The History Department’s 40th Annual Susman Graduate Student Conference

Narratives of Resistance: Challenges, Practices, and Possibilities

Rutgers University, New Brunswick, NJ
Thursday and Friday, March 29 and 30, 2018

Keynote Speaker: Dr. Shannen Williams, Assistant Professor of History at the University of
Tennessee Knoxville*

Opening Address: Dr. Camilla Townsend, Professor of History at Rutgers University**

The graduate students from the Department of History at Rutgers University are pleased to invite
their peers in the humanities and social sciences to submit papers for the 40th annual Susman
Conference, “Narratives of Resistance.”Through this conference, we hope to examine the analytic of resistance by thinking
critically about frameworks of oppression and power, their boundaries, and ways to push past
views of resistance along a binary of success and failure. After all, as historian Robin Kelly
points out, according to these standards, “virtually every radical movement failed because the
basic power relations they sought to change remained pretty much intact. And yet it is precisely
these alternative visions and dreams that inspire new generations to struggle for change.”1
Drawing from this observation, we invite papers that explore resistance(s) that defy the
disciplinary features of the archive. We encourage papers that explore the history of resistance as
a way to engage with alternative visions of the future and their legacies.

We acknowledge, however, the possibility that resistance narratives have their limits.
Resistance is a major trope in the history of subaltern groups, but historians have argued that it is
also a Eurocentric notion.2 Others point out that “resistance” assumes a straightforward and oneway
relationship, while obscuring the possibilities of more nuanced relations. Does resistance
always involve domination? Who is entitled to resist? What are the political stakes behind our
narratives of resistance?

Finally, as events over the past year have reminded us, violent and oppressive institutions
can be and have been met with equally powerful forms of activism and opposition. We hope to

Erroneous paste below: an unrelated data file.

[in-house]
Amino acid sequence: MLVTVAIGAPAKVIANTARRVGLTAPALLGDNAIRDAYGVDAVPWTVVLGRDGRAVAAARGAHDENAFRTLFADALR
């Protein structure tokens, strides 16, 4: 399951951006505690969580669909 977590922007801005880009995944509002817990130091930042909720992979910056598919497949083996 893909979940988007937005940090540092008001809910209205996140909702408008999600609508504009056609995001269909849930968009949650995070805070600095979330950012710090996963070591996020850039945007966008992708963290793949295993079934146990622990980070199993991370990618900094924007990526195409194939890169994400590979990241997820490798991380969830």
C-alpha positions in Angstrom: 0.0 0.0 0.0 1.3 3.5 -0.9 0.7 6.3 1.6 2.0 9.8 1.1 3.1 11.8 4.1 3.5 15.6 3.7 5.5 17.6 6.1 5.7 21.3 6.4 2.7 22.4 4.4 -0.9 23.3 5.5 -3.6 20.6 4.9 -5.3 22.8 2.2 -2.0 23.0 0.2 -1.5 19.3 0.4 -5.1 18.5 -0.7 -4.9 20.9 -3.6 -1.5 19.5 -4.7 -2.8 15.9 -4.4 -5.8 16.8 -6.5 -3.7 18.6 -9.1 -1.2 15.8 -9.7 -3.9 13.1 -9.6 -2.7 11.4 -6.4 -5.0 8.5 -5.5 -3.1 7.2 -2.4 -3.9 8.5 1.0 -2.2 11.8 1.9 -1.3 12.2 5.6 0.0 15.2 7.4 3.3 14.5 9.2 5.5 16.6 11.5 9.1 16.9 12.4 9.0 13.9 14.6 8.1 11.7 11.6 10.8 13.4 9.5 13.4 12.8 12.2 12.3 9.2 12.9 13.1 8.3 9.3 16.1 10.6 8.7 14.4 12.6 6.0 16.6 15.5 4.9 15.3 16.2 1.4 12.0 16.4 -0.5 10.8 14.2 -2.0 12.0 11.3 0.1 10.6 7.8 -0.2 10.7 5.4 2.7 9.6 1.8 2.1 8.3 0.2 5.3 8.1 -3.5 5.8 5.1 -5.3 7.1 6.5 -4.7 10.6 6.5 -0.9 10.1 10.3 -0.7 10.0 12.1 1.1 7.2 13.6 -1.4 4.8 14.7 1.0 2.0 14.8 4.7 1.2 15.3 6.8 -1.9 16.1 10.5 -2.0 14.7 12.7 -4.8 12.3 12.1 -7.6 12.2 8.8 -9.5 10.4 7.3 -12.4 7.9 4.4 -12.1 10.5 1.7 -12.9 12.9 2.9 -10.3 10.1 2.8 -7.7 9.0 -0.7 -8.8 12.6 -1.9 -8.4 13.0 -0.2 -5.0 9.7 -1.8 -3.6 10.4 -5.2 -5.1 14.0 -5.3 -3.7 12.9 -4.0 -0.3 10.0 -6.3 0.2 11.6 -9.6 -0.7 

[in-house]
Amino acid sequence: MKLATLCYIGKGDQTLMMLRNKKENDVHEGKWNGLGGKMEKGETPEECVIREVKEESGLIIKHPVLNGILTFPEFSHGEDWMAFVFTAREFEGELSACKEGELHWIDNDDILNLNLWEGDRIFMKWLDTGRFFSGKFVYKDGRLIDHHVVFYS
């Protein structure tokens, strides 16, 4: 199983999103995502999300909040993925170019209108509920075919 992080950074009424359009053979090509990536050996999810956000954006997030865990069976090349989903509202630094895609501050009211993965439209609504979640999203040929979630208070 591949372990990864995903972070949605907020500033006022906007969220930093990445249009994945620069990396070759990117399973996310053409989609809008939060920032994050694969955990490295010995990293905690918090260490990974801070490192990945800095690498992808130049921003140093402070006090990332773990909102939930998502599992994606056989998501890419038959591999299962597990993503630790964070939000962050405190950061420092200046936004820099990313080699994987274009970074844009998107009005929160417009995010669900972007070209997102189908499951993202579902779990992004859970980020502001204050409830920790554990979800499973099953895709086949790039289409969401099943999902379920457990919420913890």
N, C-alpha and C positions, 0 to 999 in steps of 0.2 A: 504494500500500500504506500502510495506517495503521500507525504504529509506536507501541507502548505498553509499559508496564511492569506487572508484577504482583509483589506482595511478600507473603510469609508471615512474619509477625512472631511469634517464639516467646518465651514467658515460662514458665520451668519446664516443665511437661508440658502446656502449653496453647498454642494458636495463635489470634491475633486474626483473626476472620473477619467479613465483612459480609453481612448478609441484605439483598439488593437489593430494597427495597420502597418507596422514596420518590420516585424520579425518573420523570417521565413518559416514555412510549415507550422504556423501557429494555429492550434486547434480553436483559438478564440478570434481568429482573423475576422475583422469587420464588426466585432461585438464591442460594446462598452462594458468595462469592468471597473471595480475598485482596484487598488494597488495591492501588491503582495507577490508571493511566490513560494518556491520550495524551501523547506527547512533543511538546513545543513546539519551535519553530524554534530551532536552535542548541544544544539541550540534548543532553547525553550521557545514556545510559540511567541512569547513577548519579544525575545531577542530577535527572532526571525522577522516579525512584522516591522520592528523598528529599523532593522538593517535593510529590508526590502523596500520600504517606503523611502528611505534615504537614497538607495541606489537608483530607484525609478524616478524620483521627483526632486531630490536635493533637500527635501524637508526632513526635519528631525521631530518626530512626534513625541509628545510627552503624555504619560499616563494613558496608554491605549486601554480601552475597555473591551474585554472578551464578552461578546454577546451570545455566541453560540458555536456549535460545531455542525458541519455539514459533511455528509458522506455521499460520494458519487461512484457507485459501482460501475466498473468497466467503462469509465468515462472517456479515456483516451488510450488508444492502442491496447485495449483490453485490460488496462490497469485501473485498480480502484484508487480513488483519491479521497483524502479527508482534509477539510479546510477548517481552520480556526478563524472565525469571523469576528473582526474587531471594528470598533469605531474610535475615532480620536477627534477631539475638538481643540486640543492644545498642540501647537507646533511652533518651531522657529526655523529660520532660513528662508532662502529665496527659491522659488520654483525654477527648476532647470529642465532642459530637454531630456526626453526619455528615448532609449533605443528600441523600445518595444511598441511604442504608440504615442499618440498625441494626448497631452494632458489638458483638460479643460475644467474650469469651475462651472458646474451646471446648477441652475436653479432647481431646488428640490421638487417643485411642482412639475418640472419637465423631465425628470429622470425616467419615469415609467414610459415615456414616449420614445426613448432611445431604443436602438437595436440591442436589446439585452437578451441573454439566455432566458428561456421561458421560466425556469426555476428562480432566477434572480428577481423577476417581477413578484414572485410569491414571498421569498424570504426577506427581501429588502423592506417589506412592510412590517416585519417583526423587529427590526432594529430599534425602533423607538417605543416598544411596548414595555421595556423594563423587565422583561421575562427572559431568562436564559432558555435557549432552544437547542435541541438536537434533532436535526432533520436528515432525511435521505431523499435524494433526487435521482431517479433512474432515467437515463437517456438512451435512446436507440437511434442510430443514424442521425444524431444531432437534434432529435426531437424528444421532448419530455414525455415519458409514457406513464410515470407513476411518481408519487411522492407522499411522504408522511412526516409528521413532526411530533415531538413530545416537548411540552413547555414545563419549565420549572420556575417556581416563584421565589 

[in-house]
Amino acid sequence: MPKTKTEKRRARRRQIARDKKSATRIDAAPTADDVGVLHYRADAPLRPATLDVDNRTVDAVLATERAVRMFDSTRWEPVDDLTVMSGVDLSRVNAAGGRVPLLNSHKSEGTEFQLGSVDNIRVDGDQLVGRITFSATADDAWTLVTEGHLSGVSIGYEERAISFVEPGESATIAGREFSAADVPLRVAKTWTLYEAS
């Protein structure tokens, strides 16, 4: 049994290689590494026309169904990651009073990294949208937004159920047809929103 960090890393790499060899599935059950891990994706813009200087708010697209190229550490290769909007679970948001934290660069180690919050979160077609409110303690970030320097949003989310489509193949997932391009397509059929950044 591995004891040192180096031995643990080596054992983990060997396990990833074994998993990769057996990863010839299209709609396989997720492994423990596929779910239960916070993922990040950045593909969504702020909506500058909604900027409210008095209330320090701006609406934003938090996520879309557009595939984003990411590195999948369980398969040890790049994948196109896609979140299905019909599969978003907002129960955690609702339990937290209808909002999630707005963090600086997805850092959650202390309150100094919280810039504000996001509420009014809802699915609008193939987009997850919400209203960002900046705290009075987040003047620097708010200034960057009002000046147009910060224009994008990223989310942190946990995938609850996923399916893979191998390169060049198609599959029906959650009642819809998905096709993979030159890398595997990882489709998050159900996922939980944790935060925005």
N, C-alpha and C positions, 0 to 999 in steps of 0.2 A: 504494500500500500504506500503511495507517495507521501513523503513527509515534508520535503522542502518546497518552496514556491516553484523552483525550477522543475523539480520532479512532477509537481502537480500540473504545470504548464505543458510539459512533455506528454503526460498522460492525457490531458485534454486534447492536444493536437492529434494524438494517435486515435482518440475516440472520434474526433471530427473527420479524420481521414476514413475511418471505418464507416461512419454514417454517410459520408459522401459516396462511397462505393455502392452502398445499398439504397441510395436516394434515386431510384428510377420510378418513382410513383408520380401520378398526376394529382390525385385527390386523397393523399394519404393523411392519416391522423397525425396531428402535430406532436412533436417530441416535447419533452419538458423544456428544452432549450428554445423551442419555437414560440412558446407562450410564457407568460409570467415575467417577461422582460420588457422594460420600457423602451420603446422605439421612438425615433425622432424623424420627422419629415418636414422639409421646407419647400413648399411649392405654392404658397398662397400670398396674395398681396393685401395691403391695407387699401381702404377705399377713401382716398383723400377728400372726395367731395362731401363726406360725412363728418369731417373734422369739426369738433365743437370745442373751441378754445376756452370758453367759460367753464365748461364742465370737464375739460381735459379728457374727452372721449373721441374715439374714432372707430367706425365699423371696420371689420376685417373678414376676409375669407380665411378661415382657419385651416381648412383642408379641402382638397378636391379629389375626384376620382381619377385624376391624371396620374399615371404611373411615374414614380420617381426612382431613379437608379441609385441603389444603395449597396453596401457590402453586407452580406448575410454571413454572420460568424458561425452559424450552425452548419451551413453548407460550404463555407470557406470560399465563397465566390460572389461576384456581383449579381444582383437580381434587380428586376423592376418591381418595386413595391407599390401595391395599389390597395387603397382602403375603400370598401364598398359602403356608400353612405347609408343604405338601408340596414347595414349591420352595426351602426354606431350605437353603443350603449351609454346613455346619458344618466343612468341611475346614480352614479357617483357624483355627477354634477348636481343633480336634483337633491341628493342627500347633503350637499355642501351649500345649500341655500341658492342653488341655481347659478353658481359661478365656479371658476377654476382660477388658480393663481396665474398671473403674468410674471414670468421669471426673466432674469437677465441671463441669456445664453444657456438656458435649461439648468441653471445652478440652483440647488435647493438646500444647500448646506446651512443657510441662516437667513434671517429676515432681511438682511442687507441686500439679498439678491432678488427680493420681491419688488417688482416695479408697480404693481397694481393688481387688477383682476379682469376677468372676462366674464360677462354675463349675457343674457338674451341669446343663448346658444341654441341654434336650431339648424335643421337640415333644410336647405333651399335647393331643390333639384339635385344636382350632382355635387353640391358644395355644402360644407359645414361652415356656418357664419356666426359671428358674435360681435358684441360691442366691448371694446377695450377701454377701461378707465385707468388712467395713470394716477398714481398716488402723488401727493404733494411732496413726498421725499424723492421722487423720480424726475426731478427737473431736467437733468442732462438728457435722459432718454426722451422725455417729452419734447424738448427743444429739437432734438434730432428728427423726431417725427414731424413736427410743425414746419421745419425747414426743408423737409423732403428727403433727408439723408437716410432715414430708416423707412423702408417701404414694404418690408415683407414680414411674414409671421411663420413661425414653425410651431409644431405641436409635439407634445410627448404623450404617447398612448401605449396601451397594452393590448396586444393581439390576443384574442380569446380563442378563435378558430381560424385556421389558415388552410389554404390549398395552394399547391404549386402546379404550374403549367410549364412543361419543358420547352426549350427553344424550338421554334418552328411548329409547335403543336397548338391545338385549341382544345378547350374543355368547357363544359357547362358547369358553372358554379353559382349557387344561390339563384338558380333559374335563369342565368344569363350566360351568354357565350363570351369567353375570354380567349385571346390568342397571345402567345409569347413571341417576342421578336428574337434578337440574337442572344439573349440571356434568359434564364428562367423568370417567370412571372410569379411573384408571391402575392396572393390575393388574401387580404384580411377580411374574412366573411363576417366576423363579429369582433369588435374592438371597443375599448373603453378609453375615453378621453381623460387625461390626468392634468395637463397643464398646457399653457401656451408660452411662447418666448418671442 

explore the ways that historians might actively engage with this response. How can historians
draw from narratives of resistance to inform our political engagement in the present day? How
can the methodologies and conceptual tools of history be better employed to blur the boundary
between academia and activism? We look forward to a conference that addresses historians as
both resistors and chroniclers of resistance.

We welcome graduate students to submit proposals that explore any time period or geographical
location related, but by no means restricted, to the following themes:
 Imperialism & decolonization
 Race & the subaltern
 Indigeneity/indigenous histories
 Alternative forms of knowledge
 Gender & sexuality
 Migration & diaspora
 Radical social movements
 Environmental justice
 Activism within and beyond the academy

Proposals are due by 11:59 p.m. on Sunday, January 14, 2018. Please submit all proposals to the
Susman planning committee at Participants will be notified of
acceptance by February 10th. Individual paper proposals should include a 150–300 word abstract
with paper title and CV with author contact information. Please list any audio-visual

*Each year, we invite a graduate of the Rutgers doctoral program in History to present a keynote
address. Dr. Shannen Dee Williams received her Ph.D. in African American history from Rutgers
University in 2013. She focuses on religious history, especially the history of the Black women
in the Catholic church, and is currently working on a book entitled Subversive Habits: Black
Nuns and the Long Struggle to Desegregate Catholic America.

**Camilla Townsend received her Ph.D. from Rutgers University in 1995. She has written
extensively on indigenous peoples throughout the Americas and is the author of works such as
Pocahontas and the Powhatan Dilemma (2004), Malintzin’s Choices: An Indian Woman in the
Conquest of Mexico (2006), and Annals of Native America: How the Nahuas of Colonial Mexico
Kept Their Culture Alive (2016). She is especially interested in gender and the study of the Aztec
language Nahuatl.